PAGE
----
[Virtual] Data and COVID-19
Health data, contact tracing, and misinformation
John Snow famously used data to trace the source of a cholera outbreak, helping found the field of epidemiology. Data will play just as crucial a role in addressing the COVID-19 pandemic. Cell phone geolocation data can help us contact trace. Individuals can use websites to report symptoms, both allowing us to triage patients to hospitals and recognize where outbreaks are flaring. While we remain at home, digital communication is the best method for releasing important public health information, such as the need to wash our hands or wear masks. Data can also raise questions and concerns. How can we respect privacy rights in an age of public health surveillance? How will large data holders and governments use the information we report them? How can we avoid misinformation spreading and undermining best public health practices?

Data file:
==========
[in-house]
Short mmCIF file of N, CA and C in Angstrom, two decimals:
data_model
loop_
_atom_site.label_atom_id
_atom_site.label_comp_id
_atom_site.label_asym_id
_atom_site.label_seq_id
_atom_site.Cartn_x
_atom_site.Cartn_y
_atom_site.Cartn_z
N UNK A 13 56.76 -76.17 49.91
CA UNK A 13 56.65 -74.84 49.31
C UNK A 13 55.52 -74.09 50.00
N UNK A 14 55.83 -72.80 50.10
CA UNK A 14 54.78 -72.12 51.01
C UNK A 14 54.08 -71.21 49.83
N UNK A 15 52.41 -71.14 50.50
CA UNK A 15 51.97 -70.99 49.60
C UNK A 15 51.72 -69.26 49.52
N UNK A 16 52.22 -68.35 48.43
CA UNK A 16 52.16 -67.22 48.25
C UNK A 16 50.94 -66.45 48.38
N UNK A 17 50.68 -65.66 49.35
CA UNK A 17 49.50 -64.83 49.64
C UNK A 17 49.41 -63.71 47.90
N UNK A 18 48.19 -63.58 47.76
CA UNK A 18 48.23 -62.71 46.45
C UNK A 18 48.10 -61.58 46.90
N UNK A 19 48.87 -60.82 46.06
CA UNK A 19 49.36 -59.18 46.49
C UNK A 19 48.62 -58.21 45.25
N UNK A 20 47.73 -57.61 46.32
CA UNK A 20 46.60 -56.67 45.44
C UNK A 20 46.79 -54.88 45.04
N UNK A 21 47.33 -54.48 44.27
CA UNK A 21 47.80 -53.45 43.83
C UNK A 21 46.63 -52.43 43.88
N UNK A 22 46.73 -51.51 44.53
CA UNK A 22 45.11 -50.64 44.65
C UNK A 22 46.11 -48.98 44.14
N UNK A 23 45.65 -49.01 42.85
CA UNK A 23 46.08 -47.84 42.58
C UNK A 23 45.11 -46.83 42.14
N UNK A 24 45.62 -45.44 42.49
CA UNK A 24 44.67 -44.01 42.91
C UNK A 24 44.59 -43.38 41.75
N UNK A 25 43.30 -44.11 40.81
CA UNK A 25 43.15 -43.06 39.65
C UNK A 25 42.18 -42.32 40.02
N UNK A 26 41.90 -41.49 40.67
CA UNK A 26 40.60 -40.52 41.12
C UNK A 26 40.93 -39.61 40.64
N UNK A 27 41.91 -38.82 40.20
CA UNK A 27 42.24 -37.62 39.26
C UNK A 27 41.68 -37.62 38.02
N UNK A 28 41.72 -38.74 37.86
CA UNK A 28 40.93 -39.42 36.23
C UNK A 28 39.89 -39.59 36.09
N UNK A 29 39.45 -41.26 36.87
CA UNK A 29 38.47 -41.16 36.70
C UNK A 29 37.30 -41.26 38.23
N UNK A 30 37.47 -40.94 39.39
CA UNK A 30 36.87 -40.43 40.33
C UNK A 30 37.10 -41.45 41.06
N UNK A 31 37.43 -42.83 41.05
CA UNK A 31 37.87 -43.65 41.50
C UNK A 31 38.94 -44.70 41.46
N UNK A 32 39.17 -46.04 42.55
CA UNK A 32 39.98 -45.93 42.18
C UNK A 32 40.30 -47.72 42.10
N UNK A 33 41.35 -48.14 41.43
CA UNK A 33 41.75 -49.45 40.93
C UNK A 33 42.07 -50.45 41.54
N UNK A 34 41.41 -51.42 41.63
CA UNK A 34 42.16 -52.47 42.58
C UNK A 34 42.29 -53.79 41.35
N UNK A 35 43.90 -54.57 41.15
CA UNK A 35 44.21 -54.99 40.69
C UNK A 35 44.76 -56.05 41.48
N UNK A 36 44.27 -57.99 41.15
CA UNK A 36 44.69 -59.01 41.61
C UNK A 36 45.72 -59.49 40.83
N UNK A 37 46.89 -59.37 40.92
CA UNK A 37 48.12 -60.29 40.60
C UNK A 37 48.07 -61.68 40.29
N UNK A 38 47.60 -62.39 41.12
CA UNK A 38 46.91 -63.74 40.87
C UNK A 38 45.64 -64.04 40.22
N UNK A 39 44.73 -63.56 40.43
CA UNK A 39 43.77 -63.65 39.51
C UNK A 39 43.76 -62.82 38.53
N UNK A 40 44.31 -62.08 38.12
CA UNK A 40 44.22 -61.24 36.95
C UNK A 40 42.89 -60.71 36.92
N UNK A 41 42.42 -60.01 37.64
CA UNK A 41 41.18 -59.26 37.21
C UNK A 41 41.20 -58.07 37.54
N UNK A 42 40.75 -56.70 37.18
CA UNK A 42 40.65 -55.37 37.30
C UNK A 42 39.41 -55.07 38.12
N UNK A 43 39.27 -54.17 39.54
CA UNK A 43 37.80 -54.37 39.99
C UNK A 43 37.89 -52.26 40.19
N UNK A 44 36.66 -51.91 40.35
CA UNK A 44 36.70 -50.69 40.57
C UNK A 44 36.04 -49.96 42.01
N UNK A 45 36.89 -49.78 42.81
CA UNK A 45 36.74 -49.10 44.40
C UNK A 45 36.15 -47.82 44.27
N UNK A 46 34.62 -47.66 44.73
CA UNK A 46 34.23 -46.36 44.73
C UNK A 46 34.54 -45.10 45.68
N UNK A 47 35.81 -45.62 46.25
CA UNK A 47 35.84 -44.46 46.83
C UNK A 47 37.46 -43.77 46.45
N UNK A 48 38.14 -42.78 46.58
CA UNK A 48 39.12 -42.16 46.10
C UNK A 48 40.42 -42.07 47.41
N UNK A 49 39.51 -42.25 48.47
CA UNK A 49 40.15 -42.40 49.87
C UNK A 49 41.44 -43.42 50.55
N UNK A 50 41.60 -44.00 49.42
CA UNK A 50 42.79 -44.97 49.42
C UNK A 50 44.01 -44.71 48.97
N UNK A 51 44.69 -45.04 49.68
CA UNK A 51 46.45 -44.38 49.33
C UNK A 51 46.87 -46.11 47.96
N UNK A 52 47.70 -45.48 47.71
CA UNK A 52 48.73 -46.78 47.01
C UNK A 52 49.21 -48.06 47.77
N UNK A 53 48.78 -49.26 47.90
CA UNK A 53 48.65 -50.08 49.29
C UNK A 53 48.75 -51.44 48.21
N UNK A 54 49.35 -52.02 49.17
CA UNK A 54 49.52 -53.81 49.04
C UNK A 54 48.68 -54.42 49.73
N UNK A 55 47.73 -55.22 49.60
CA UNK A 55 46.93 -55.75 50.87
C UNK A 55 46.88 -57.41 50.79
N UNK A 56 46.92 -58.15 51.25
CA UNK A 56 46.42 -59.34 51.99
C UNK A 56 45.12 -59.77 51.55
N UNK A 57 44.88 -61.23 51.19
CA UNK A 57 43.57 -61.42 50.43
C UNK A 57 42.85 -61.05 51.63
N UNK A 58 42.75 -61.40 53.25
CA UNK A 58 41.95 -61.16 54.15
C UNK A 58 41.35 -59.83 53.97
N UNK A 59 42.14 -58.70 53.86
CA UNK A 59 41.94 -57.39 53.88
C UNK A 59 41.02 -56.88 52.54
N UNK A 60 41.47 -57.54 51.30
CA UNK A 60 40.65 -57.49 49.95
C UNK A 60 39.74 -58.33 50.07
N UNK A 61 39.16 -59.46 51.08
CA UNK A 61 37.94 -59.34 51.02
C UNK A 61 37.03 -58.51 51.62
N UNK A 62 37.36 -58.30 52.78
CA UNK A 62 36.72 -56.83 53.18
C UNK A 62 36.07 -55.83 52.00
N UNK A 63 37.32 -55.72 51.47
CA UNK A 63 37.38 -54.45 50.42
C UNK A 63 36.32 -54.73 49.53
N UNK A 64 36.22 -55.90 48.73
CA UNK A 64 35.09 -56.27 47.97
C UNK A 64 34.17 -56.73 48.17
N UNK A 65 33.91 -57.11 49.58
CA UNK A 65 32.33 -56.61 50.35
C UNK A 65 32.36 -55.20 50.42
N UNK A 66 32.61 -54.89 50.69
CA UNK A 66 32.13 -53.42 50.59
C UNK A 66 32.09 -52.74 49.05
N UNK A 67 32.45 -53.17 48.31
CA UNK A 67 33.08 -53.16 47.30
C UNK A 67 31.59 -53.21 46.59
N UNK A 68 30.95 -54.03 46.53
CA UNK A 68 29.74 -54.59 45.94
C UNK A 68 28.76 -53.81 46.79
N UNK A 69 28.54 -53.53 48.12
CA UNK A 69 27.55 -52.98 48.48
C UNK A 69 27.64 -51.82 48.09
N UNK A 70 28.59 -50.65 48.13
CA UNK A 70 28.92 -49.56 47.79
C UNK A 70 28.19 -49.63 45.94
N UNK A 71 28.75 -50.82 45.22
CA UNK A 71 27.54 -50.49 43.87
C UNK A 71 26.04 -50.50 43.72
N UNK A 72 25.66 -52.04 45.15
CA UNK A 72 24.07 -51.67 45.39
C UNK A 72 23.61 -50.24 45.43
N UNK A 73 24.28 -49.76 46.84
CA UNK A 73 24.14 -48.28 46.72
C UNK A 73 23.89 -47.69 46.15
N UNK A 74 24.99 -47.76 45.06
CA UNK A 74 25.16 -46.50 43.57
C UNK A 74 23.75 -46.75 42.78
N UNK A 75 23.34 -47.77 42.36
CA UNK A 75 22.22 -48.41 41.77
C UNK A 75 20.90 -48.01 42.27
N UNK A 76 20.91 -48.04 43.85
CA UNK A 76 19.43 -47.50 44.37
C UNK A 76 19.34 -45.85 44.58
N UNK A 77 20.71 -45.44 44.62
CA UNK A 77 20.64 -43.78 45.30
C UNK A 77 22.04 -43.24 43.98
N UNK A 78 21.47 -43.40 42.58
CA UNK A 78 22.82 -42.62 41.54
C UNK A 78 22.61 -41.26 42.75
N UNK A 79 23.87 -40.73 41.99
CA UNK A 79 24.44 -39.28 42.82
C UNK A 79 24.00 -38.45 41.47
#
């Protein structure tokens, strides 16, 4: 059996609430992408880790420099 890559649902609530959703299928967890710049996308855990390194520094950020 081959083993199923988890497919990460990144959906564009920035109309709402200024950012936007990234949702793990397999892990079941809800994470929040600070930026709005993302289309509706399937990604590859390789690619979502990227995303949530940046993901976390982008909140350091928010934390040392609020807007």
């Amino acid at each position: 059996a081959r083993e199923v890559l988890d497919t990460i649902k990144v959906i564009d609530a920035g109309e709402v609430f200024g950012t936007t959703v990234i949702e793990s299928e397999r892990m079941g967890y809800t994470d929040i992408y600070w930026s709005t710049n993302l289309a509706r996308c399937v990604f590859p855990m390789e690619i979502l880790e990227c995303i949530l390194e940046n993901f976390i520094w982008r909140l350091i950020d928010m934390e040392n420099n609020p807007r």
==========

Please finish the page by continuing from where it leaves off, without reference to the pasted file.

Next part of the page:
Timothy Caulfield, I. Glenn Cohen, and Jackie Olson, will explore three areas of opportunity and concern for data in the COVID-19 pandemic, in a discussion moderated by Carmel Shachar:
- contact tracing programs, including AI surveillance;
- the role of big data holders in COVID-19 efforts; and
- the impact of misinformation/disinformation.
This event will be recorded. Video and audio will be available a few days after the event.
Co-sponsored by the Petrie-Flom Center for Health Law Policy, Biotechnology, and Bioethics at Harvard Law School
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